I was a pawnbroker… This guy came into my store, drew a chain out of his right-side pocket, and said, “How much will you give me for this fine gold necklace?”
…I politely looked at his necklace. It was fake. I pointed out to him the chintzy clasp, totally unlike what would be on a necklace of value. But he still insisted that it was real; so I cut the chain with a file, ready to test it with acid. But I didn’t need the acid: the inside was brown, not even gold in color.
The guy dropped the chain in his left pocket. He drew another chain out of his right pocket, and said, “This one’s the real thing.” This one’s the real thing? That was like admitting he’d known all along that the first one was fake.
I showed him that this one didn’t say, “14K,” like real gold would. It said, “14KEP,” meaning it was electroplate. It wasn’t even pretending to be real. But the guy still insisted it was real. So I cut it with my file, and showed him it was another fake.
Can you guess what he did then? He dropped it into his left pocket, pulled a third chain from his right, and told me that this one was real. I was happy to file this one too, ruin it, so he couldn’t try to fool anyone else.
He pulled out a fourth chain. He said it was real. I showed him that it wasn’t.
…First pattern: When this guy said a chain was real, that didn’t carry any weight. His apparent sincerity was an act or a pathology, not an indication of actual truthfulness. His saying something was legitimate didn’t make it legitimate, didn’t even increase the likelihood that it was legitimate.
Second pattern: This guy’s chains were fake. I had yet to examine his [next] chain, but I already believed it was fake.
I was willing to be surprised; if the chain turned out to be real, I would have accepted that. But I believed it was fake. And that was a justified belief, reasonable in the circumstances.
This story is analogous with my experience with Christianity. Somebody will tell me that the ontological argument is solid gold proof of the existence of Jehovah. I point out that it is patently absurd, and he pulls out another argument.
He doesn’t blush or backpedal. He makes no apology for having indiscriminately swallowed a lie and repeated it as a truth. He doesn’t tell his friends, “Hey, don’t be using thiss argument anymore.” No, he just tells me that the modal argument for necessary greatness is absolute proof of god’s existence. When I point out that this argument is no stronger than its opposite, the modal argument for the nonexistence of necessary greatness, what does he do? Is he taken aback? Does he say he’d better rethink whether his god really exists? Of course not. He pulls out another argument, and says, with all the sincerity of a seller of fake chains, “This one’s the real thing.”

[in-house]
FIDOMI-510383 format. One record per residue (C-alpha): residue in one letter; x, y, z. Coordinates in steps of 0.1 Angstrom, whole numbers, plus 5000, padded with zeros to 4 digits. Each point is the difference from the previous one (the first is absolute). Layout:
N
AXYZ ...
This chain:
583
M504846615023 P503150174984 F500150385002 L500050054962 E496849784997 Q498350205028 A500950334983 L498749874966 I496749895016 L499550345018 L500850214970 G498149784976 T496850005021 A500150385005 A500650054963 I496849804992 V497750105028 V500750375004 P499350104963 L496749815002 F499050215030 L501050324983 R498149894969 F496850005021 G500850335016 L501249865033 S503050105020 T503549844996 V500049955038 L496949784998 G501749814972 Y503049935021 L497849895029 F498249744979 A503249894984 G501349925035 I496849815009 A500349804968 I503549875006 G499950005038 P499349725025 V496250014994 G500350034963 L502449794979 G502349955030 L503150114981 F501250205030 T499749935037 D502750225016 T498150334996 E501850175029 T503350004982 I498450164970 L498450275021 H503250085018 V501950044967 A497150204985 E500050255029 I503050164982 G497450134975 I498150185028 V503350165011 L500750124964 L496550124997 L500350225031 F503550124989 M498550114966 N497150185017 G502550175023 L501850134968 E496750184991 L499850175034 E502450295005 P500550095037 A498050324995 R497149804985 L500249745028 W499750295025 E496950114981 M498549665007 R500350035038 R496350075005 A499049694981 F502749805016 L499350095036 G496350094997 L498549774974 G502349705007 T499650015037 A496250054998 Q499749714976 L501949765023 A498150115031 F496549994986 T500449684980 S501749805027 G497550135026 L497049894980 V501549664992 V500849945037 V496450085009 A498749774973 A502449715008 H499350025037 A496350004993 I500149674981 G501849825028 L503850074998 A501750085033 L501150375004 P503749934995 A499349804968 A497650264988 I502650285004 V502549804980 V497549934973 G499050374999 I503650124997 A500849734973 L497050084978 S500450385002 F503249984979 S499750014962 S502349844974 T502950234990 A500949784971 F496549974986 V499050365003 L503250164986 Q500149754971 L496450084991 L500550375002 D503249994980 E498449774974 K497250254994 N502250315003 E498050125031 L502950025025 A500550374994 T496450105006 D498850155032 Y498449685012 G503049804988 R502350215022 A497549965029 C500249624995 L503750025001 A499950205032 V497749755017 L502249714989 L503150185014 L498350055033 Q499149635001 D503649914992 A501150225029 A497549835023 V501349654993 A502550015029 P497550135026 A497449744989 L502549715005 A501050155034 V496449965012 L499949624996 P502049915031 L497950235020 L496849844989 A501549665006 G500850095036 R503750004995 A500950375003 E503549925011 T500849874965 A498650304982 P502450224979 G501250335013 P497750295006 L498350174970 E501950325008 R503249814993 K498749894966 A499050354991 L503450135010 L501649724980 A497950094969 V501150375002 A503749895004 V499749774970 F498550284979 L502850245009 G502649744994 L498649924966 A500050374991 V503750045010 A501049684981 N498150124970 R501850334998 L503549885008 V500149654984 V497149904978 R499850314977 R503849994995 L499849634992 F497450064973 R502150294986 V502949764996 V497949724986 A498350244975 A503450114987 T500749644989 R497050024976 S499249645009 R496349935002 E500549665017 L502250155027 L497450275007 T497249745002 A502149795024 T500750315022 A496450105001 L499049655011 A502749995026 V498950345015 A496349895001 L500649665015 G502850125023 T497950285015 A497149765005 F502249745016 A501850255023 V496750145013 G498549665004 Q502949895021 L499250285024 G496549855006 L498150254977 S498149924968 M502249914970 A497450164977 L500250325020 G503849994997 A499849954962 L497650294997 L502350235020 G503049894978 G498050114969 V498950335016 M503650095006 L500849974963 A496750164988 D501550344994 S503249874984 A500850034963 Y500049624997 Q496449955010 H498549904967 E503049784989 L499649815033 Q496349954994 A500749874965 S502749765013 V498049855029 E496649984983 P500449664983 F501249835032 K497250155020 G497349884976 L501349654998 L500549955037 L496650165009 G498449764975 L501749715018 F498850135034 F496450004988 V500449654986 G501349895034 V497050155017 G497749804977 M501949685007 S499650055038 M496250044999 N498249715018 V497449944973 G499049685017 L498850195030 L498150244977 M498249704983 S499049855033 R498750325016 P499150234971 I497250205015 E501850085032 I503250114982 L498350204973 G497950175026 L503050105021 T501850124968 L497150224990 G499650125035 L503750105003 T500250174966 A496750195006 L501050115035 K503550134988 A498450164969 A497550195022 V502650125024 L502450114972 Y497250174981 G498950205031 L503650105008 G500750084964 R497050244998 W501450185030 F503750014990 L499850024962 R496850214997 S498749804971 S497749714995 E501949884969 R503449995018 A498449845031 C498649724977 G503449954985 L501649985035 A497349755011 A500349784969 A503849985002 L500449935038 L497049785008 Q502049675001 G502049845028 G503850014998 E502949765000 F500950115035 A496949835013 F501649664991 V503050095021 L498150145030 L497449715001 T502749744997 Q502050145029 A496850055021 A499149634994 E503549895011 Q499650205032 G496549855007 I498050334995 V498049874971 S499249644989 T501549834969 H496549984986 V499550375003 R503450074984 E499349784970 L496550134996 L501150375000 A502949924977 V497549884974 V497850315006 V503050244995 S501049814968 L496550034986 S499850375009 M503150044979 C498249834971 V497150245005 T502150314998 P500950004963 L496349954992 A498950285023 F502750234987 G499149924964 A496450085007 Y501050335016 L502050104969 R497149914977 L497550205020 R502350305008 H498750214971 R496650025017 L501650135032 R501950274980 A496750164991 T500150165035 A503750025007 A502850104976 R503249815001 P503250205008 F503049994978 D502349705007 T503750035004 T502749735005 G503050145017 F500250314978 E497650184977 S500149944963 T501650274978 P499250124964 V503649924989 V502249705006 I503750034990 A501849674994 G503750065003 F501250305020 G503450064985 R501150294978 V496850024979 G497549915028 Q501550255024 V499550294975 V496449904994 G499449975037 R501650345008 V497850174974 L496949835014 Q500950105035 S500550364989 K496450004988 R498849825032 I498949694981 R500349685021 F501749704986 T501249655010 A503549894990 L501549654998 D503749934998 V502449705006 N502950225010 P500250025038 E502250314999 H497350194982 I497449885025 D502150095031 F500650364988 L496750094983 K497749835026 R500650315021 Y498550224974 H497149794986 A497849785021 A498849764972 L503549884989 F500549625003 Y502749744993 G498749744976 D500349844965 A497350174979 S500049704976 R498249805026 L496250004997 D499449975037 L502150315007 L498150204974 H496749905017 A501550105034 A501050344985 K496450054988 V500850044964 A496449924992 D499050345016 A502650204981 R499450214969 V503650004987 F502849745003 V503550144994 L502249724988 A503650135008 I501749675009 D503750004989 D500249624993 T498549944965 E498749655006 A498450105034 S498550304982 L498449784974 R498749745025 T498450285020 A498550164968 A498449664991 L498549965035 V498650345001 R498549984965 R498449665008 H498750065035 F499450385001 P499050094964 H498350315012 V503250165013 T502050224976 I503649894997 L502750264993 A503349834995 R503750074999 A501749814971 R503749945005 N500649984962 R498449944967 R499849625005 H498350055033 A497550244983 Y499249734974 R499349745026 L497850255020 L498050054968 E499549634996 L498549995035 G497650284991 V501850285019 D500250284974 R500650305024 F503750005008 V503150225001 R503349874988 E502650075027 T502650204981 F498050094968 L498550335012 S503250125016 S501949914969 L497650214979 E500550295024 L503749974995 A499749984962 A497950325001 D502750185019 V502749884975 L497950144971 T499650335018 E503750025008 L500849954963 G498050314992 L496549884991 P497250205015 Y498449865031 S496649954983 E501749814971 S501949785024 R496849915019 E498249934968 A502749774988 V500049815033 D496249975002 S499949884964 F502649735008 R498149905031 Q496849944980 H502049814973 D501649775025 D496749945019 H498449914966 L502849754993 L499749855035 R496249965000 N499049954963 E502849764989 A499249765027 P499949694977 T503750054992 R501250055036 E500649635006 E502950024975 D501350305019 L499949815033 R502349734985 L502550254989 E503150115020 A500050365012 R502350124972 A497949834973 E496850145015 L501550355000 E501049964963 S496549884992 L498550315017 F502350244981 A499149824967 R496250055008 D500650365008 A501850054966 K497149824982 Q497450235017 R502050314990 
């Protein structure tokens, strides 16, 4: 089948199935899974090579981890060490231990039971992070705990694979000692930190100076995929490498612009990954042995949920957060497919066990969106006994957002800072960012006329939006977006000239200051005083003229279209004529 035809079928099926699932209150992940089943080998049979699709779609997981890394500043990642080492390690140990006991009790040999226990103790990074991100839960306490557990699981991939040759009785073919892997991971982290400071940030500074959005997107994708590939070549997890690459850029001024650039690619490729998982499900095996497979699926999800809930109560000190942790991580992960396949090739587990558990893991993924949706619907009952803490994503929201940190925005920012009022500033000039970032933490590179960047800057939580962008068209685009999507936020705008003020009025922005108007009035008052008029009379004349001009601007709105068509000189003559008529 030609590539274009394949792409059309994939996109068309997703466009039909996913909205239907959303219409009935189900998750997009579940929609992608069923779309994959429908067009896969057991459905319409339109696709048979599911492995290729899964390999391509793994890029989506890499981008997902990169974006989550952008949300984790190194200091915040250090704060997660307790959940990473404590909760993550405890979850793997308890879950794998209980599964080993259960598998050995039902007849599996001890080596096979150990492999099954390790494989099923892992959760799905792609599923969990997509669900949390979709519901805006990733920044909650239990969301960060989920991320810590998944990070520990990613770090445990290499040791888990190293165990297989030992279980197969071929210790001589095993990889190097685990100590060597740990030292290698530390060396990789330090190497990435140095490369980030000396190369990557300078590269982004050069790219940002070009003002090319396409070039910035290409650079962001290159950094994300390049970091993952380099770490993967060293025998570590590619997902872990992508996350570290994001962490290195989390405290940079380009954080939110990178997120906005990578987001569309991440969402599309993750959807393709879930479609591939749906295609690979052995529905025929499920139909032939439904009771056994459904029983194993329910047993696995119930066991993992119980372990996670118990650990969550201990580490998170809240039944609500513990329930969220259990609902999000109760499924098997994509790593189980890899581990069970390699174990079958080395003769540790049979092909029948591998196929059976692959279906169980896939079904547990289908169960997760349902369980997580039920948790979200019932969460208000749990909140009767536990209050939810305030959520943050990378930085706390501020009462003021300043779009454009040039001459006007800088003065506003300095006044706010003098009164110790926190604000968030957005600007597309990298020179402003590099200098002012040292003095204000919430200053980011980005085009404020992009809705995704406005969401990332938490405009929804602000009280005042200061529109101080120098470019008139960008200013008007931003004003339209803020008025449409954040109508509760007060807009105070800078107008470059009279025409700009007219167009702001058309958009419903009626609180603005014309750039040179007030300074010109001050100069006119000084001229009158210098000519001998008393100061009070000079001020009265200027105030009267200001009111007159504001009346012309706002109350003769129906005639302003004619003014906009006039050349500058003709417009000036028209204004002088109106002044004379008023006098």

I encounter this again and again. When I show a Christian why one of their arguments is flawed, they will often say, “Well, okay, but what about this?” and then give another argument. They seem to be admitting that their first argument was bad, and yet that doesn’t cause them to reconsider their beliefs, and in fact they keep using the argument (on other people) even though they admitted that it fails!
This gives me the impression that for some Christians, the arguments don’t actually matter. They already know what is true, and the arguments are just a game they play. If argument #12 doesn’t work on Mr. Atheist, maybe he’s more susceptible to argument #22! It doesn’t matter if these arguments are logically consistent or not.
That said, I wonder if atheists do this, too. So, I urge Christians and atheists to:
- Not use arguments anymore when their failure has been shown to you.
- Allow the failure of your arguments to challenge your beliefs. Ask yourself, “Am I committed to this belief, even if the arguments for it fail?”
Bad arguments need to be left for dead.